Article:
- The provinces of West Papua and Papua in Indonesia have pinned their hopes for economic growth on ecotourism and sustainable development.
- The Arfak Mountains in West Papua have become a hotspot for bird-watching, thanks to forests teeming with spectacular birds-of-paradise.
- Mongabay Indonesia recently traveled to the village of Minggrei for a bird-watching trip to see what makes the experience so special that tours are booked out until 2021.
ARFAK MOUNTAINS, Indonesia — Seblon Mandacan scampers with ease up the slippery footpath through the forest in the Arfak Mountains. I follow slowly. It’s about 4 a.m. and the sky’s still dark. Wearing headlamps, we cut through the forest mist here at an elevation of about 1,900 meters (6,200 feet) above sea level.
I find it a struggle to get up this early and steel myself for the walk. The wind knifes through the multiple layers of clothing I’ve put on, and the cold cuts to the bone.
It rained the previous night, making the trek that much more taxing. I have to grasp tree trunks and branches to avoid slipping, and step gingerly to make sure the ground is solid.
But that’s the price I’m willing to pay to reach the “playground” of the greater superb bird-of-paradise (Lophorina superba), known locally as nyet, a bird species endemic to the Papua region of Indonesia.
“They start to flock to the playground between 6 and 7 a.m.,” says Seblon, 18, pointing to a moss-covered fallen tree that the birds are said to frequent.
“Let’s hide under this blind so the birds won’t be able to see us,” he says. We wait in silence beneath the tarpaulin for about an hour and a half, not moving even to smack the mosquitoes landing on us, for fear of making noise. I’ve heard that this particular bird species is very sensitive to noise and difficult to encounter.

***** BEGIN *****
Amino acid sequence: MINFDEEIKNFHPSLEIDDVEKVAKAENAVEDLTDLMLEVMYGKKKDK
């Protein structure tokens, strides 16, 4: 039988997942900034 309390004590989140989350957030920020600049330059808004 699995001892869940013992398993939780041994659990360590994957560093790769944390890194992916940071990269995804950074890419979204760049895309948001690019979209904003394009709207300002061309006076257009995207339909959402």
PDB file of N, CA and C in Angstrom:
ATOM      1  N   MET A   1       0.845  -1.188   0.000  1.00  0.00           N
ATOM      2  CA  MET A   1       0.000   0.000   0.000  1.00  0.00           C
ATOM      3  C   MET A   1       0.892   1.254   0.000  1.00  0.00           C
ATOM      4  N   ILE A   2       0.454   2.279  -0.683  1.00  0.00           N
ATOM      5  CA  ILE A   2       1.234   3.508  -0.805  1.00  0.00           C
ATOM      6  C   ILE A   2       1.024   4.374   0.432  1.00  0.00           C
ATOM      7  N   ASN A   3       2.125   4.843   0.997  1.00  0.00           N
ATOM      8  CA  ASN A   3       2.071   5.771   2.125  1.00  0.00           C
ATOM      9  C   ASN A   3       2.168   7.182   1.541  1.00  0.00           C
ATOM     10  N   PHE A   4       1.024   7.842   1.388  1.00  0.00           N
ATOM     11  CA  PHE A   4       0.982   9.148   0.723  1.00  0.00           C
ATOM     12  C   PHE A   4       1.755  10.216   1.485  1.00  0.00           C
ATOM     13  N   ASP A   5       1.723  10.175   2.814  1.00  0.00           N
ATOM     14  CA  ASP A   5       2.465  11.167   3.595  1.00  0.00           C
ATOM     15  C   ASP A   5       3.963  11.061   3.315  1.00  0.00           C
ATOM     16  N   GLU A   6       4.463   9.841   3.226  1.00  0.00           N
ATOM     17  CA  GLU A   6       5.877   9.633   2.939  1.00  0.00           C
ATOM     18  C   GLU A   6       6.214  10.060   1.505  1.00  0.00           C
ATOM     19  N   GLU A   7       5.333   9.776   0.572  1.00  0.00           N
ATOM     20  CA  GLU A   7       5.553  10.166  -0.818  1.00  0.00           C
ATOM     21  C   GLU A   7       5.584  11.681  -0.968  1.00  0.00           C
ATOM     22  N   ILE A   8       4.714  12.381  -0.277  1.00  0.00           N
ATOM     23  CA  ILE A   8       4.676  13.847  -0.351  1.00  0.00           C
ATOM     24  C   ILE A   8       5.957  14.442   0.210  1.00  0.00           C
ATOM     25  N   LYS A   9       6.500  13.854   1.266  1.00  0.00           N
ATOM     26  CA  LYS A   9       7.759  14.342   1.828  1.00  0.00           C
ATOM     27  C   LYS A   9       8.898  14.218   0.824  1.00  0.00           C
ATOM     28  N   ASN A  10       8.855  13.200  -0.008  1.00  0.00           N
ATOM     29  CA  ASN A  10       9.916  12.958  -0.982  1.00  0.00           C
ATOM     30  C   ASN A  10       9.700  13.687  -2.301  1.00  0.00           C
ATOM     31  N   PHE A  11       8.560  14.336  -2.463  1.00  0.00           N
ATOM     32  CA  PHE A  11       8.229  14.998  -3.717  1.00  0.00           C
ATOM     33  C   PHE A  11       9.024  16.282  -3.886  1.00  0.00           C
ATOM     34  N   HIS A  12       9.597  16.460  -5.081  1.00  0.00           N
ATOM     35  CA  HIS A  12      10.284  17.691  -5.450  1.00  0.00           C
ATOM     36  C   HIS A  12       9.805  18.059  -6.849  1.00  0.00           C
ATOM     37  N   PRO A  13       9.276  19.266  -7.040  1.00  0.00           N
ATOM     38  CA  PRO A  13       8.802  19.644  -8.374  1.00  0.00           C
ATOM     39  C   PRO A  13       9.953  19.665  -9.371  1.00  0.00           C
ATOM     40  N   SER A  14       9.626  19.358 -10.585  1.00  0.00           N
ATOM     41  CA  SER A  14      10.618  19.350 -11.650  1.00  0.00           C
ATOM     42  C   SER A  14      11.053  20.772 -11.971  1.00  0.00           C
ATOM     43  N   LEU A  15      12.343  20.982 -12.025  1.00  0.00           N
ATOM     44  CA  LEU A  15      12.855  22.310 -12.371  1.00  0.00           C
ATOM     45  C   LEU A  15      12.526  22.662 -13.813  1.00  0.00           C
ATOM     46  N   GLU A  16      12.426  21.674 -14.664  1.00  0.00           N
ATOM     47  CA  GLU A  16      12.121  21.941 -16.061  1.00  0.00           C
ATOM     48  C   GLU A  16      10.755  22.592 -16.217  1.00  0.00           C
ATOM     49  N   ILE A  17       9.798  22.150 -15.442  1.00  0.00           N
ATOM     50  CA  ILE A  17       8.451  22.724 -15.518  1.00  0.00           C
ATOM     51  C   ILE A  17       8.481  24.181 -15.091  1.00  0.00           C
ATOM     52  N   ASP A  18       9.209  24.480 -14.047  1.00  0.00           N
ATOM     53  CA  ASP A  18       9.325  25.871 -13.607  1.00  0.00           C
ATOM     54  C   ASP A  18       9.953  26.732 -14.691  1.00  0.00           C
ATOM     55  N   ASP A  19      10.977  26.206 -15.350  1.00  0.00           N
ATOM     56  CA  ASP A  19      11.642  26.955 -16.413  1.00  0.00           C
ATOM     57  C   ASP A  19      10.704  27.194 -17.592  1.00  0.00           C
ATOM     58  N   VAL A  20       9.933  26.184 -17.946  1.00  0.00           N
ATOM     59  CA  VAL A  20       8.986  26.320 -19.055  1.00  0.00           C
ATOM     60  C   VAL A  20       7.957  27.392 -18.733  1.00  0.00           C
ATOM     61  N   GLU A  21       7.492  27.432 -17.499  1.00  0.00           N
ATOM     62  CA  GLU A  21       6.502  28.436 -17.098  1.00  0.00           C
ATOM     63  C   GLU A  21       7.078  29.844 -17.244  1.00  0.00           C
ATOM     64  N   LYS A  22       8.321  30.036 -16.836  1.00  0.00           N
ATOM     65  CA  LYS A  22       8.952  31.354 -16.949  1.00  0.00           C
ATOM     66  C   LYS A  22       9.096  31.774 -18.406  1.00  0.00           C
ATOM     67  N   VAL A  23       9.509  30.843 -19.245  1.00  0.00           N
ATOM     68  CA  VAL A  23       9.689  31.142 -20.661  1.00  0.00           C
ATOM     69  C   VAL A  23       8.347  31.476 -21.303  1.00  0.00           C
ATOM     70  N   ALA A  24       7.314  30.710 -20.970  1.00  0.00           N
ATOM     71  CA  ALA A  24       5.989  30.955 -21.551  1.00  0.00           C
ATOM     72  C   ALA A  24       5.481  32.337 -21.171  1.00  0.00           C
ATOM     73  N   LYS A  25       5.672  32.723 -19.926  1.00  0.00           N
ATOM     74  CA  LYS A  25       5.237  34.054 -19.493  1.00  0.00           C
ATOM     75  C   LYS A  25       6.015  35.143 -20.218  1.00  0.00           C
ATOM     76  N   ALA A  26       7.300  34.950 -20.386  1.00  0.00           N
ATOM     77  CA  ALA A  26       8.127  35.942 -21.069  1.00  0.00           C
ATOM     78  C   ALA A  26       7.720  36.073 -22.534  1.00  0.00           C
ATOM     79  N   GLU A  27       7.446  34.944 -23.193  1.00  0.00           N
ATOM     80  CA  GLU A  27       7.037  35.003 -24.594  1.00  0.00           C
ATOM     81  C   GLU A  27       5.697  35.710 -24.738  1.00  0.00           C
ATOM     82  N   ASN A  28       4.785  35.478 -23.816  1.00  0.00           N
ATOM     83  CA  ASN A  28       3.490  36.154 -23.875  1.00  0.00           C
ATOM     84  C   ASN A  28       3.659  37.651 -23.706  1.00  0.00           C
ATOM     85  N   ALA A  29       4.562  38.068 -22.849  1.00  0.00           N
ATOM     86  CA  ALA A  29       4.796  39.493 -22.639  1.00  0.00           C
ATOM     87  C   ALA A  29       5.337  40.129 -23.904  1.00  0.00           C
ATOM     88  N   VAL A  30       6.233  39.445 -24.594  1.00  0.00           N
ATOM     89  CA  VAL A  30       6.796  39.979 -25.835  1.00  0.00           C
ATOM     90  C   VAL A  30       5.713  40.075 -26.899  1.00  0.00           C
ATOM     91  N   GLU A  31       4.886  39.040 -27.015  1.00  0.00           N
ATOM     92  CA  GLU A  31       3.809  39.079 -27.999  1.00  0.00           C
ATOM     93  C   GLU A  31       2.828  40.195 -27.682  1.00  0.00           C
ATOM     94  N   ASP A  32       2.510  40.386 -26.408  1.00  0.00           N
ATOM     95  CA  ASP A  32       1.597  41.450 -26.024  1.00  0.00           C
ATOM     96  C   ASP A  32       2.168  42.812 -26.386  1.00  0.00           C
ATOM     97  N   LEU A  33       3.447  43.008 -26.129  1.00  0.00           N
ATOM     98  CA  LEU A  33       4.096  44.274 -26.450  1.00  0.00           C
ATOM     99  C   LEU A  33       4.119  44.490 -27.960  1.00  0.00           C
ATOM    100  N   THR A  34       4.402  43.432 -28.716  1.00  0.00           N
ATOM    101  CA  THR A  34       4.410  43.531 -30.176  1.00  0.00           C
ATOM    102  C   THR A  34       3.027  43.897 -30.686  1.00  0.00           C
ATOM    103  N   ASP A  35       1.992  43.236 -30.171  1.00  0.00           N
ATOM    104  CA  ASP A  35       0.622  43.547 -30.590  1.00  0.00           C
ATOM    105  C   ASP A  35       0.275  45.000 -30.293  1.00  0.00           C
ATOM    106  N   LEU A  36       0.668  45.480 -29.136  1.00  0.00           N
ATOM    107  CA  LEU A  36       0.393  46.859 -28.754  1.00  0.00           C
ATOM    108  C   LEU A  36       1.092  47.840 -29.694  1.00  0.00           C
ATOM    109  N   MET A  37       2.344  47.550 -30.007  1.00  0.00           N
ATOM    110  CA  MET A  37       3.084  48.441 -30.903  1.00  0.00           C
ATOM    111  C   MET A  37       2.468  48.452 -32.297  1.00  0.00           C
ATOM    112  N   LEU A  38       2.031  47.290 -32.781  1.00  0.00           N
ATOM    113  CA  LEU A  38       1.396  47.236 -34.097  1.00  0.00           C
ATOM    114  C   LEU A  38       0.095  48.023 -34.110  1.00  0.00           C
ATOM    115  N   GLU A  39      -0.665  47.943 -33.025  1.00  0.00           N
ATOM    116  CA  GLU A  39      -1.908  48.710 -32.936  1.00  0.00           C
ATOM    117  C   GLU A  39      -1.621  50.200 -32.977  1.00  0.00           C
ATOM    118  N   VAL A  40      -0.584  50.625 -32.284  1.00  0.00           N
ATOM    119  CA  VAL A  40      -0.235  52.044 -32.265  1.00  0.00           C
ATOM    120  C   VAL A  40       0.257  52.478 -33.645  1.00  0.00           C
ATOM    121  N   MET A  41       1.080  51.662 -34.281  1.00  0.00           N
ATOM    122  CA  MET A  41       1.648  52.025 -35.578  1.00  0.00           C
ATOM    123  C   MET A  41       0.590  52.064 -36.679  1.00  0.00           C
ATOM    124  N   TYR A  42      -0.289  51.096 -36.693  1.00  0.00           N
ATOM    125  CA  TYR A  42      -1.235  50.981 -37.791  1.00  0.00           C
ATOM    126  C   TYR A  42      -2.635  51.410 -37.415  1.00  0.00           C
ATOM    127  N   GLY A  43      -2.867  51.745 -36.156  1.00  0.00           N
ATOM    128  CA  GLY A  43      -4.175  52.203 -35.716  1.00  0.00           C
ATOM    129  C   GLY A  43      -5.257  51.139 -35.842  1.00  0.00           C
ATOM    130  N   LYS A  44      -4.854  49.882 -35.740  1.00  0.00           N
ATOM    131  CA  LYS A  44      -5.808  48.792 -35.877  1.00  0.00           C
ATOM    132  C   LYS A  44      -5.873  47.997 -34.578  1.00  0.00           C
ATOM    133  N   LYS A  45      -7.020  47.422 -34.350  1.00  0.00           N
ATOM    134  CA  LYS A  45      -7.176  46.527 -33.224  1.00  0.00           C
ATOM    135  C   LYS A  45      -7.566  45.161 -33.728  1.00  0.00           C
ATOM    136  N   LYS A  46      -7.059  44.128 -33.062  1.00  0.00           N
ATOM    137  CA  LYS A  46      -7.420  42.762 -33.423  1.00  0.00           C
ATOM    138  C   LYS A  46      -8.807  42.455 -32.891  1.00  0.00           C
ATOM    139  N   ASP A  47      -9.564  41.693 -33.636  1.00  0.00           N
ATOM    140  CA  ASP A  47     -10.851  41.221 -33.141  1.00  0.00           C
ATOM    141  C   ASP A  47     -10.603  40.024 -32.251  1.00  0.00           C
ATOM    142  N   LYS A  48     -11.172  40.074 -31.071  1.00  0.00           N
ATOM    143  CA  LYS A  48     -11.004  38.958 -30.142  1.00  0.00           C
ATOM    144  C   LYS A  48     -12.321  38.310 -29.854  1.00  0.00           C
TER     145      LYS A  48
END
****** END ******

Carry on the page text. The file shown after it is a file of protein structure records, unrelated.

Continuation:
And then, faintly, there’s a chirp from afar.
Seblon points to the fallen log again, where a male superb bird-of-paradise has now perched. It looks around for a bit, appearing to be assessing any threats, before calling out to its female partner.
When the latter arrives, a spectacular show immediately gets underway. The male flares out the patch of shiny blue feathers on its neck, which glow against the legendarily void-like black of the rest of its body, and dances around the female. With every passing minute it puts on a different act, none of which I will ever forget.
When the dance is over and the birds are gone, I can’t stop thanking Seblon profusely for the experience that I’ve now captured on camera.
A haven for birds-of-paradise
Seblon is one of many people in Minggrei village, in the mountainous district of Manokwari, who work as guides on bird-watching tours. The birds-of-paradise are the village’s main draw, and tourists keep coming to see these spectacular species.
One of my fellow travelers during my trip is Tim Laman, a world-renowned wildlife photographer. He’s here with Ed Scholes, an avian researcher from the Cornell Lab of Ornithology; it’s their second visit to Minggrei. They stayed for three weeks last time, and are likely to do so again this time.
“I started working as a wildlife photographer more than 25 years ago,” Laman says. “I came to Papua for the first time in 2004.” For him, what makes the birds in the Papuan forests particularly special is that they occur nowhere else on Earth. The birds-of-paradise and the bowerbirds are some of the most well-known of these endemic species.
On this trip, Laman wants to take pictures of the Vogelkop superb bird-of-paradise (Lophorina niedda), a bird once thought to be a subspecies of L. superba but described as a distinct species in its own right only last year. He’s also on the lookout for the western parotia (Parotia sefilata), the magnificent bird-of-paradise (Diphyllodes magnificus), the black sicklebill (Epimachus fastosus), and the Arfak astrapia (Astrapia nigra).